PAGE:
No other album in my life – none of the other fifty-nine on this list, none of the other Rush albums, none of the hundreds I discarded but which I’m ridiculously familiar with – none of them infected my brain like this one did. I know (because I tried earlier) that I can’t still do the whole ‘playing the whole album in my head’ thing now, but I can conjure up most of it without too much effort.
What on earth is it, then, about this mid-career and often overlooked album which has burrowed so deeply into my brain? Perhaps it would have been some other album from 1984 – I have a few more to get through yet – but I doubt it; this is a collection of songs which spoke so clearly to me and the mental state I was in as I contemplated what would come next that I still can’t shake it off nearly forty years later.
Distant Early Warning starts by laying out the sonic palette of the album – the guitar sounds are more of a wash than a driving riff, the drumming is illustrating as much as it is powering the rhythm, and there are layers of synthesised sounds. There’s also a deliberate burst of static, which had me convinced that my brand new copy was in some way damaged. The song itself is a furrowed-brow of a lyric about things like acid rain and the fragility of the world. Again, more relevant now than when it was written. I do remember alluding to it in an essay I wrote for the civil service entrance exam.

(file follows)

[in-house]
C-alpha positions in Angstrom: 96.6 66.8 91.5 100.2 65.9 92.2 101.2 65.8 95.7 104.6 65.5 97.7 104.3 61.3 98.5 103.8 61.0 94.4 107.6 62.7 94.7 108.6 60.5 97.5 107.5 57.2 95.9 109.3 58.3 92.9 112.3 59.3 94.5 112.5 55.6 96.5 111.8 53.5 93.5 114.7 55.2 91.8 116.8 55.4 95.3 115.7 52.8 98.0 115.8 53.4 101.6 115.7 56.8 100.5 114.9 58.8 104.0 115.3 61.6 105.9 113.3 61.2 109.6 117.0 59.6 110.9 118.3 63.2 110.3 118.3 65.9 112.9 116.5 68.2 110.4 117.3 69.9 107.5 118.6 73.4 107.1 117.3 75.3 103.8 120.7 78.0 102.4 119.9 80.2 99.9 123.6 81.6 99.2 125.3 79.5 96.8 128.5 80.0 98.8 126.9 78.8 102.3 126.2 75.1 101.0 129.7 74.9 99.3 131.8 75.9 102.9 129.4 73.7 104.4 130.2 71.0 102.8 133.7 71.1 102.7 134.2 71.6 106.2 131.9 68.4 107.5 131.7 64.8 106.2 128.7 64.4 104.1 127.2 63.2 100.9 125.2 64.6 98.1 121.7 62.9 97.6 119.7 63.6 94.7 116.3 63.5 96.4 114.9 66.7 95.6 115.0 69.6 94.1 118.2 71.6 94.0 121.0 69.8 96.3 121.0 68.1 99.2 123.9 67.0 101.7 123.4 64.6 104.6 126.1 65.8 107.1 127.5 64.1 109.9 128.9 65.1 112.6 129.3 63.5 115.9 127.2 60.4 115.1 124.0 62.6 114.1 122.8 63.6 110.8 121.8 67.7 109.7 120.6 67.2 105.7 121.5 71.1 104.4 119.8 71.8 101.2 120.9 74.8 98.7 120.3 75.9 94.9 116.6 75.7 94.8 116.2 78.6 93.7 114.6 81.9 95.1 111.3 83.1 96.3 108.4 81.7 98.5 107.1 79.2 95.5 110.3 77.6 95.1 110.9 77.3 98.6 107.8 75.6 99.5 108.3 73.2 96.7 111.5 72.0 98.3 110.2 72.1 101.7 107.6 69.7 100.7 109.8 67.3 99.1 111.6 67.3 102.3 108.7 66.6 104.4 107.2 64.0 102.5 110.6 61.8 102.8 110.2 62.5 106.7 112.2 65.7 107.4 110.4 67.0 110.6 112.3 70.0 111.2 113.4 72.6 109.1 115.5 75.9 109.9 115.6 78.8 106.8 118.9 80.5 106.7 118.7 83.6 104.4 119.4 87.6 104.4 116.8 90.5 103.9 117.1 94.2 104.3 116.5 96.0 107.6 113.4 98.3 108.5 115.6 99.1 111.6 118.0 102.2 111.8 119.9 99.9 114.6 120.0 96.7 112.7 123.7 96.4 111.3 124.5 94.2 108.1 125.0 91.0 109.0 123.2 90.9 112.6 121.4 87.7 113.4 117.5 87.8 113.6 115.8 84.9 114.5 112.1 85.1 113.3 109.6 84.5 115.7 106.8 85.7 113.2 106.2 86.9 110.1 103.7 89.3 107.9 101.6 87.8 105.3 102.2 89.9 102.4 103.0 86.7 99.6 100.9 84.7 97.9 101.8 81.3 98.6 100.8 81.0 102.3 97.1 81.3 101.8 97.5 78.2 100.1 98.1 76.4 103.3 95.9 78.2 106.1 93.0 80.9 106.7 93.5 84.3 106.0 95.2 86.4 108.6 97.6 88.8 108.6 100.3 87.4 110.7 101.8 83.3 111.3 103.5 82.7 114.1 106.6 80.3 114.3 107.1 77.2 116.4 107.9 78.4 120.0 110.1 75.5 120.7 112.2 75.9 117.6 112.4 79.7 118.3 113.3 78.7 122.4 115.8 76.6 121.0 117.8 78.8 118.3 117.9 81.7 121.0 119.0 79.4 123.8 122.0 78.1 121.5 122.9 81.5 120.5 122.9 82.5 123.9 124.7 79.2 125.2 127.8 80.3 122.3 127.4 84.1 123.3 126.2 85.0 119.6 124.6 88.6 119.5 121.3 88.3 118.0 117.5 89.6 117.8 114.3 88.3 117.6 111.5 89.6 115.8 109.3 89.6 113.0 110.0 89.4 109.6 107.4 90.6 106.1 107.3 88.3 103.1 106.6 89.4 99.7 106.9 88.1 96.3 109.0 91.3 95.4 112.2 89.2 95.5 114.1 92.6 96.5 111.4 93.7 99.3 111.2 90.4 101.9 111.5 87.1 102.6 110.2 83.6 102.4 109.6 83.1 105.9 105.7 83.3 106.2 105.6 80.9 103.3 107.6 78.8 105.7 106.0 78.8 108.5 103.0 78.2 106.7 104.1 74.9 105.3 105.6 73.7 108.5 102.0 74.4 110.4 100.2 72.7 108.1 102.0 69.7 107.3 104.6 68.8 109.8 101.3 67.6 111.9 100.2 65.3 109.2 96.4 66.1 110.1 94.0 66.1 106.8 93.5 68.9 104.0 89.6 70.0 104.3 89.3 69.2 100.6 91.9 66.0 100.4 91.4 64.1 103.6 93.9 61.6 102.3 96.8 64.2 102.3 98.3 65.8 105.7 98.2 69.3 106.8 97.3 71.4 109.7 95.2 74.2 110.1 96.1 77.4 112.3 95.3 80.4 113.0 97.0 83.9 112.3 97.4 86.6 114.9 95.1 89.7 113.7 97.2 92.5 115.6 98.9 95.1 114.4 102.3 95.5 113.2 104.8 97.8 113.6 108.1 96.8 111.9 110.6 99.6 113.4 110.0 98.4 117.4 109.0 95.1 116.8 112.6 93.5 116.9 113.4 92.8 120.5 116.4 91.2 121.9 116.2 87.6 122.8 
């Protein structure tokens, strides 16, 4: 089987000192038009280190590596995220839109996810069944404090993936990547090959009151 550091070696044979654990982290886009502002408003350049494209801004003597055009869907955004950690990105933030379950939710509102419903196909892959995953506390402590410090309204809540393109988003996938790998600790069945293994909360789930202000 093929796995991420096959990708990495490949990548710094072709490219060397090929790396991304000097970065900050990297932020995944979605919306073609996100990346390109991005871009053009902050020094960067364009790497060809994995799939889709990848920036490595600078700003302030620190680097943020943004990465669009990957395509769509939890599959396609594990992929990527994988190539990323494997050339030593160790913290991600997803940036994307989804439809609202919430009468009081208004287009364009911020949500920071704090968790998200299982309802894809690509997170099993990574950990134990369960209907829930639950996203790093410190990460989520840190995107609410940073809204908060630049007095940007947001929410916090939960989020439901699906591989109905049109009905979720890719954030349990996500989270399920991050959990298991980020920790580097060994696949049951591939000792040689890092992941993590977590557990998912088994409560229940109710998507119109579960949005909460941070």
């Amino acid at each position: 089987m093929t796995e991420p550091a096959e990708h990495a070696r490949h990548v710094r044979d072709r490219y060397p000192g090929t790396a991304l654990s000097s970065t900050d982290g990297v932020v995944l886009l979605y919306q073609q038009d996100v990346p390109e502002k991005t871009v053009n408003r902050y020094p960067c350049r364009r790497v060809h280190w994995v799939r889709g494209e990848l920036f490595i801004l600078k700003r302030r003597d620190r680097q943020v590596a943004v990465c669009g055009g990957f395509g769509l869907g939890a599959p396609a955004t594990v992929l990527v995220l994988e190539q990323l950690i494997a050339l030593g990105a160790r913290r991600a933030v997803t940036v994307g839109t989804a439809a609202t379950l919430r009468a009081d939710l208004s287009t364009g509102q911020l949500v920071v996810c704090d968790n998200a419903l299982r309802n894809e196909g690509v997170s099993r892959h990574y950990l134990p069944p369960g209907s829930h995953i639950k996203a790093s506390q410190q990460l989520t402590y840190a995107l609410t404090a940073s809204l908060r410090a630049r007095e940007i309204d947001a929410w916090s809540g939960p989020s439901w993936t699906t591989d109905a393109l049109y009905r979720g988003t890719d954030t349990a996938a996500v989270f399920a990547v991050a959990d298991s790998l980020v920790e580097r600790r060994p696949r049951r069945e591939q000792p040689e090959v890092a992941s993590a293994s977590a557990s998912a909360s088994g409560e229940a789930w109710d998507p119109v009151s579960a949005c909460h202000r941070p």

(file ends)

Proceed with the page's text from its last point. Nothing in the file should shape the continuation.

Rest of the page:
I’m not a civil servant; perhaps I have this song to thank for it.
The song, like much of the album, is shot through with cold war imagery. It does place the album in context, and again, feels perhaps a little more relevant than it might have done twenty years ago.